And I hope you will forgive yourself, Dave.
Like most of us, Dave had many flaws. But I believe everyone’s true nature is Goodness, made up of love, compassion, kindness, truthfulness and all the other virtues. Everything else: fear, hatred, jealousy, anger, lust and desire are states of mind and emotions aroused in us as a result of living in an often hostile and competitive world. Unfortunately Dave’s ‘dis-ease’ was overwhelming and he drowned his Goodness in alcohol.
Always remember, Dave, you are so much more than your current condition.
To me you will always be the courageous kid shredding double overhead waves. You will always be the joyful teenager doing methane blasts on cue and the hilarious ‘popping balls’ trick without hesitation, making me laugh so damn hard I pissed my pants. You will always be the motherless child who who overcame the odds, grew into a fine young man, and became a successful HVAC engineer. You will always be the architect that built a fabulous home, and the father who helped raised three wonderful boys. To me you will always be the Master and Commander of the Aurora sailing the open seas. And I will always be in awe of you, my dear friend.
It’s easy for me to praise Dave. I didn’t have to put up with his daily drunkenness. I didn’t have to discover him passed-out with empty booze bottles littered at his feet. I didn’t have to take him to the emergency room or stand over his limp, frail body lying in a hospital bed. To quote someone who was close to him, “Dave left a train wreak in his path.”
My heart goes out to Dave’s family, especially his three sons. I can’t imagine the emotional suffering they must have gone through the past few years. Perhaps they are going to therapy, or attending Al-Anon meetings. Hopefully they’re doing whatever it takes to heal. If circumstances allowed, I would sit down with them and offer my companionship. I would listen to whatever they’d have to say (anything and everything) about their father and their relationship with him. Then I would share my dark secrets, confess to my flaws and insecurities, and describe the frightening nightmares I’ve had over the years because of one reason: The fear of failing as a parent and letting my son down. By sharing my secrets I would hope Dave’s sons would get a better understanding of what their dad went through—what all parents go through. Our immense love for our children can be our downfall.
Before saying goodbye to the boys I would channel my dear friend’s spirit. I would hug ‘my’ sons and ask them to forgive me and love me, despite my flaws.
I concluded my letter to Dave on a spiritual note:
Many years ago I read a story about life after death. Life on earth is like living in a wooden house without windows. Some people, curious about their existence, move through the darkness to the walls and discover a glimmer of light shining in between the wooden slates that make up the walls of the house. But for most of us, our entire life is lived in total darkness and ignorance of what is outside of our perception. Then, as death approaches, a blindfold is put over our eyes and we are guided out of the windowless house. We are taken for a long, grueling uphill walk. Up and up and up we ascend until we are standing on a mountaintop. When death comes and our spirit is freed from the body, the blindfold is suddenly removed. IN AN INSTANT we see everything life has to offer: majestic mountains rising in the horizon, blue sky and billowing clouds, nature’s wildlife, creatures and all of humanity. With our consciousness expanded beyond comprehension, we suddenly see the beauty of everything. We even see the beauty of the windowless wooden house far down below in the valley, where we lived a life of darkness and ignorance.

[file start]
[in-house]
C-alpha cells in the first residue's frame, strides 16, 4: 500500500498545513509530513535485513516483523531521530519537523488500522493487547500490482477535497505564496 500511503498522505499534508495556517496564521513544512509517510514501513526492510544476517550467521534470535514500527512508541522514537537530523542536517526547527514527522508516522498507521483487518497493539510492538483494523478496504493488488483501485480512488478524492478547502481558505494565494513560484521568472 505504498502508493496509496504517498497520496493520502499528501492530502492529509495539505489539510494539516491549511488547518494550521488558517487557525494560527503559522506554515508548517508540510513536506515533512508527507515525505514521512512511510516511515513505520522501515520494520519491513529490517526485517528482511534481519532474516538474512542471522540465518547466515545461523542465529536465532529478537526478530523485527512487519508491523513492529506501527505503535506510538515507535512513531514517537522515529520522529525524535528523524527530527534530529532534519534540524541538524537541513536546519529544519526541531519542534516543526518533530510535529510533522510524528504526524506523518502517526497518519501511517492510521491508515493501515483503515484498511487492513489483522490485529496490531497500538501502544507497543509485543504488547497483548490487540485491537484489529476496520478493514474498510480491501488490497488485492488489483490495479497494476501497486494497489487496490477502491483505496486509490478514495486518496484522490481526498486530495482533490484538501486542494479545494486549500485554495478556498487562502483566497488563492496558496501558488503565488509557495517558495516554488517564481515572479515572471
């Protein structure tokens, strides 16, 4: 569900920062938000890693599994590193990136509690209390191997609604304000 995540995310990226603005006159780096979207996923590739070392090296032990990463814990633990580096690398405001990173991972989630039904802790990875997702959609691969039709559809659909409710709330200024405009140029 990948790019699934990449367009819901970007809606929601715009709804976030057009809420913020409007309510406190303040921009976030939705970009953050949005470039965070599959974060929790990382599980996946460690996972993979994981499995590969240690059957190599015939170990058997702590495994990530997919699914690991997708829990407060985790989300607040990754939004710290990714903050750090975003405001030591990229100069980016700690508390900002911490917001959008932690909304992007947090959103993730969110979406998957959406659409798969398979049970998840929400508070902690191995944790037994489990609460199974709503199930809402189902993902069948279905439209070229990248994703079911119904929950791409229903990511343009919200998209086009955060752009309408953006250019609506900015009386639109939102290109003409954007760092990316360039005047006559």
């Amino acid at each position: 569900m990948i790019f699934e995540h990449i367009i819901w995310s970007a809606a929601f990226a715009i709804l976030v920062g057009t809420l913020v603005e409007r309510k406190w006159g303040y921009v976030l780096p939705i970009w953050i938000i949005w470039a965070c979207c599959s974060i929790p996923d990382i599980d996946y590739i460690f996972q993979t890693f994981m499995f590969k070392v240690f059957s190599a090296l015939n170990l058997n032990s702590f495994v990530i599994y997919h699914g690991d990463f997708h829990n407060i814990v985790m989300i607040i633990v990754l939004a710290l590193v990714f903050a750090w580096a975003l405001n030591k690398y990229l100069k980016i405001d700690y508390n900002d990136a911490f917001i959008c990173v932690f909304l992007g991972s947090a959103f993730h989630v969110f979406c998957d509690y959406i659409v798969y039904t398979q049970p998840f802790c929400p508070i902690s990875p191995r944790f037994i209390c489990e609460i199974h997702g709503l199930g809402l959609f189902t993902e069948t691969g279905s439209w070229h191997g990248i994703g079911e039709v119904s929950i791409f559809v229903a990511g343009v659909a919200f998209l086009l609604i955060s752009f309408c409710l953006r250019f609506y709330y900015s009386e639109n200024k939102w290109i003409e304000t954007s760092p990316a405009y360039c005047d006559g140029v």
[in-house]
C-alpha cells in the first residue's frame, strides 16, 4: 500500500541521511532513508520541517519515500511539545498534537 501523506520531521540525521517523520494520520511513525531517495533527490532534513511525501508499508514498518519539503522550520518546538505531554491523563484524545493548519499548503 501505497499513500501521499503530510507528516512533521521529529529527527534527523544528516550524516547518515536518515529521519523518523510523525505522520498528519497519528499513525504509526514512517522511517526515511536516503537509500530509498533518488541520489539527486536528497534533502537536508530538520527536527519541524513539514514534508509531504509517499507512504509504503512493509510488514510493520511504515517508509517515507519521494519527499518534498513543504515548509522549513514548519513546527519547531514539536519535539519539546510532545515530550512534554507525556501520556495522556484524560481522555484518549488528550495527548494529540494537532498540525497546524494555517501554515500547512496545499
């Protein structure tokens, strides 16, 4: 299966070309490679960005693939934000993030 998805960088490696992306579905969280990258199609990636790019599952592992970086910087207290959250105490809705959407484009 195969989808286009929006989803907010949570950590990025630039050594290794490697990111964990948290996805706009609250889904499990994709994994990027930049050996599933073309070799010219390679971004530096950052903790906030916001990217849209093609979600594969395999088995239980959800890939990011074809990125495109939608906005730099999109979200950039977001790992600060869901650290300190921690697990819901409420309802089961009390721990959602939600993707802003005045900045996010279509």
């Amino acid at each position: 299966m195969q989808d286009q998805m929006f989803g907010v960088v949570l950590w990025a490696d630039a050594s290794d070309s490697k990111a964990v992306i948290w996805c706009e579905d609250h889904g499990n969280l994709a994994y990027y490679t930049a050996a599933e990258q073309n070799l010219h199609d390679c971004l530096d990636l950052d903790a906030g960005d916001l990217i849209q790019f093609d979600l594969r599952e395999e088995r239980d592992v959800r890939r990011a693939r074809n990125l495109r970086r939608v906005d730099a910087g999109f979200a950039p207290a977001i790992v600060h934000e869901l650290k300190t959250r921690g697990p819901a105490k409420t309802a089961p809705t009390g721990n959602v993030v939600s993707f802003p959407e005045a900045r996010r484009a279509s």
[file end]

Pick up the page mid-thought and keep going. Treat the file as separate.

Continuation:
Let’s not wait for death to see the beauty of everything.
With wonder, admiration, respect, and eternal love,
He emailed me after reading the letter, “Beautiful. Thanks brother.” Shortly after, he was back in the hospital.
I received a text message on Monday, September 15th 2014 at 11:19am EST that Dave had passed away.
A few weeks after his passing I flew to San Diego from NYC to gather with a small group of Dave’s closest friends to honor him. Losing Dave was very sad for all of us, however, we agreed his death doesn’t have to be a tragic ending. We talked about how his passing can be a positive beginning. We can learn from Dave and practice Caring for our bodies, being mindful of what we eat and drink. We can have the Confidence to accept ourselves exactly as we are, flaws and all. Most importantly, we can choose to practice Courage and face life with sobriety no matter how difficult it gets. We can pass these lessons on to our children. Perhaps Dave’s sons, my son, and all of our sons and daughters will read this story. If so, I hope they’ll be inspired to explore the what, why and how virtues, and use them as building blocks to live a life of Goodness.
1. From the The Five Strategies of The Virtues Project.
Special thanks to The Family Virtues Guide, by Linda Kavelin Popov, and the Virtues Project International Association, a global grassroots initiative to inspire the practice of virtues in everyday life.
“THE FIVE STRATEGIES” AND “THE VIRTUES PROJECT” ARE TRADEMARKS OF THE VIRTUES PROJECT INTERNATIONAL ASSOCIATION.